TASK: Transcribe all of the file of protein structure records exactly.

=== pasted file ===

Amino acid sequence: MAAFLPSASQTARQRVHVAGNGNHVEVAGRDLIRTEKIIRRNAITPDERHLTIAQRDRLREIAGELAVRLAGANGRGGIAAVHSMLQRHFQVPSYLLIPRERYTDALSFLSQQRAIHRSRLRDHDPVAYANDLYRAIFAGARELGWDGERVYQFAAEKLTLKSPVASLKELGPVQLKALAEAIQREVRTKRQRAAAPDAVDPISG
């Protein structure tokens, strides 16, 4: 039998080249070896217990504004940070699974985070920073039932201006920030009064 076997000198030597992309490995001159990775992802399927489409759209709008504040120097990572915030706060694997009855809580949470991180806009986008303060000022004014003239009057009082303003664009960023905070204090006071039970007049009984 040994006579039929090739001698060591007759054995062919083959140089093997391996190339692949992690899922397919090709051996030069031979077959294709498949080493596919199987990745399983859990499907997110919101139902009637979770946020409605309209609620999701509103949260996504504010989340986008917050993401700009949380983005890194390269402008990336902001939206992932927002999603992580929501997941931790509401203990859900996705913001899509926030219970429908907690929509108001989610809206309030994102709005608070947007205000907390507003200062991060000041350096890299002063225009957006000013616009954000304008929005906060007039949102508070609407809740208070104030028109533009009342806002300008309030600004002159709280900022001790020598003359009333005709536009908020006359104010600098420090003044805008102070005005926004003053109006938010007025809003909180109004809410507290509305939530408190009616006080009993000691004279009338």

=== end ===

Amino acid sequence: MAAFLPSASQTARQRVHVAGNGNHVEVAGRDLIRTEKIIRRNAITPDERHLTIAQRDRLREIAGELAVRLAGANGRGGIAAVHSMLQRHFQVPSYLLIPRERYTDALSFLSQQRAIHRSRLRDHDPVAYANDLYRAIFAGARELGWDGERVYQFAAEKLTLKSPVASLKELGPVQLKALAEAIQREVRTKRQRAAAPDAVDPISG
């Protein structure tokens, strides 16, 4: 039998080249070896217990504004940070699974985070920073039932201006920030009064 076997000198030597992309490995001159990775992802399927489409759209709008504040120097990572915030706060694997009855809580949470991180806009986008303060000022004014003239009057009082303003664009960023905070204090006071039970007049009984 040994006579039929090739001698060591007759054995062919083959140089093997391996190339692949992690899922397919090709051996030069031979077959294709498949080493596919199987990745399983859990499907997110919101139902009637979770946020409605309209609620999701509103949260996504504010989340986008917050993401700009949380983005890194390269402008990336902001939206992932927002999603992580929501997941931790509401203990859900996705913001899509926030219970429908907690929509108001989610809206309030994102709005608070947007205000907390507003200062991060000041350096890299002063225009957006000013616009954000304008929005906060007039949102508070609407809740208070104030028109533009009342806002300008309030600004002159709280900022001790020598003359009333005709536009908020006359104010600098420090003044805008102070005005926004003053109006938010007025809003909180109004809410507290509305939530408190009616006080009993000691004279009338």